JOHANNESBURG – Team SA’s delegation will present a strong investment case for the country at the World Economic Forum (WEF) in Davos, Finance Minister Tito Mboweni said yesterday, despite South Africa being on an economic precipice compounded by crippling power outages.
Mboweni said that he did not expect networking sessions in Davos to be easy as South Africa’s reputation is clouded by the notoriety of its financially struggling state-owned enterprises (SOEs), like power utility Eskom and under business rescue South African Airways, among others. South Africa has been on an investment drive under President Cyril Ramaphosa, which saw him net R363 billion worth of commitments from corporates at the 2nd South African Investment Conference last year, a milestone in the country’s bold ambition to raise R1.2 trillion in new domestic and international investment over the next five years.
Speaking at a pre-WEF breakfast yesterday, Mboweni said his delegation would be frank about economic challenges facing the country, especially the rolling blackouts that have crippled production as ailing power utility Eskom ostensibly tries to maintain the integrity of the grid. South Africa’s GDP growth slowed from 1.3 percent in 2017 to an estimated 0.7 percent in 2018.
The medium-term outlook is weaker than projected in the 2018 Medium Term Budget Policy Statement. Economic growth is expected to reach 1.5 percent in 2019, rising to 2.1 percent by 2021. Moody’s Investors Service has cut the country’s credit rating to negative from stable, taking the country one step closer to losing its final investment-grade assessment.
If Moody’s cut South Africa’s rating, Mboweni said the delegation would emphasise the work that the government was undertaking to fix the economy. “We will say that there is political stability in South Africa, which is key to reaching economic objectives in the country. We will say there is an effort on the part of the South African government to put in place structural reforms.This includes, among others, an effort to put SOEs on the right path,” Mboweni said.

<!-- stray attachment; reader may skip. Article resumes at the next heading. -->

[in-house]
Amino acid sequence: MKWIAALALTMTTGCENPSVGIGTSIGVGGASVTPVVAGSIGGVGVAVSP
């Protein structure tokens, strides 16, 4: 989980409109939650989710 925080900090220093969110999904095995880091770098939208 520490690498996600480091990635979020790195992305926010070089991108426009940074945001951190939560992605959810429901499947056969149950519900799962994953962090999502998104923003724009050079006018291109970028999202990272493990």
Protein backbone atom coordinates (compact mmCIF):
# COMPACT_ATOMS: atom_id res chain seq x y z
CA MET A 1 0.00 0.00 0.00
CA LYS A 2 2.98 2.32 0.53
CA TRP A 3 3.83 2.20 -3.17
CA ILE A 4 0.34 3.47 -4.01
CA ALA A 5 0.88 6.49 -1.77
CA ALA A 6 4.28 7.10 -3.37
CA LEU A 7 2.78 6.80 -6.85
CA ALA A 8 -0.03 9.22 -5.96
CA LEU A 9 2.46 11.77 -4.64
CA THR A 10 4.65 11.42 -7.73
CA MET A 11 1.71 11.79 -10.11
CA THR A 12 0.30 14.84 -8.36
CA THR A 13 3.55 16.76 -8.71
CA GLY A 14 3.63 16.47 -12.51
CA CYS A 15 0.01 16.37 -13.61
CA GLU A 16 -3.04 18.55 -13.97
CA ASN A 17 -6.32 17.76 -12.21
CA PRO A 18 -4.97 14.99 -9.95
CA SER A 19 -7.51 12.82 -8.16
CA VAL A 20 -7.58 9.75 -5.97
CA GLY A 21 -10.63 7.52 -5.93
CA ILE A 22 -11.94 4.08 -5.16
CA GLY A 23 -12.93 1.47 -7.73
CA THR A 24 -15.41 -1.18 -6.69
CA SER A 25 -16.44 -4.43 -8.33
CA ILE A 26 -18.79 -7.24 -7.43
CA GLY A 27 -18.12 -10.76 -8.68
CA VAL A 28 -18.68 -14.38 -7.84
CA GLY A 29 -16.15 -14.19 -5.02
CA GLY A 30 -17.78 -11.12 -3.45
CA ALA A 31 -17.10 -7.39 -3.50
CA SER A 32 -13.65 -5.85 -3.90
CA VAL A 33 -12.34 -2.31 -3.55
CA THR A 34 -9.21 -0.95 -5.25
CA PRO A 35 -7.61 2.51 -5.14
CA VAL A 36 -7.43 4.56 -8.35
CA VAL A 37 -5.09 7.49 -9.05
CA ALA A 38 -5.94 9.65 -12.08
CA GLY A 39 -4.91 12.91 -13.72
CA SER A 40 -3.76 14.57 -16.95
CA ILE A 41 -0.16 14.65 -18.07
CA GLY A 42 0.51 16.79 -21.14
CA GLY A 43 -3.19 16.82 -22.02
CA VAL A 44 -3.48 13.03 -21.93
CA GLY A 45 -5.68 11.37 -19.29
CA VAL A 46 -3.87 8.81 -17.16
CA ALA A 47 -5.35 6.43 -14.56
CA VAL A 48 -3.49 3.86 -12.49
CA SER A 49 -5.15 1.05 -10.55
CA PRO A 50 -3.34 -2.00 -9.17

“We are probably going to say that we are facing a difficult fiscal environment, but authorities are determined to proceed responsibly in support of growth enhancing activities. I agree that we should move with speed on reforms. “They will ask us what has happened on the spectrum auction and we will answer that a paper on this matter has been issued and the matter is now with the relevant authority. Government is also working feverishly with Prasa to resolve issues with the rail network.”
Mboweni also stuck to his guns about the independence of the SA Reserve Bank, considering his recent spat with the ruling party’s conference resolution calling for its nationalisation.
He acknowledged that the pace of economic reforms, that have been called for by ratings agencies and investors, has been disappointing. “The Reserve Bank is, by virtue of the Constitution, an independent central bank of South Africa that pursues its objectives independently, without fear or favour,” he said. “So we will tell them all of that. I will be honest to say that the pace of the structural reforms is not the way we would want it to be, so we need to speed up on that.” Mboweni also revealed that the government was still trying to find additional financing for troubled state airline, SAA. “As of yesterday when I was speaking to the director-general of the National Treasury we were still trying to find additional financing for SAA. Let’s keep our fingers crossed,” Mboweni said.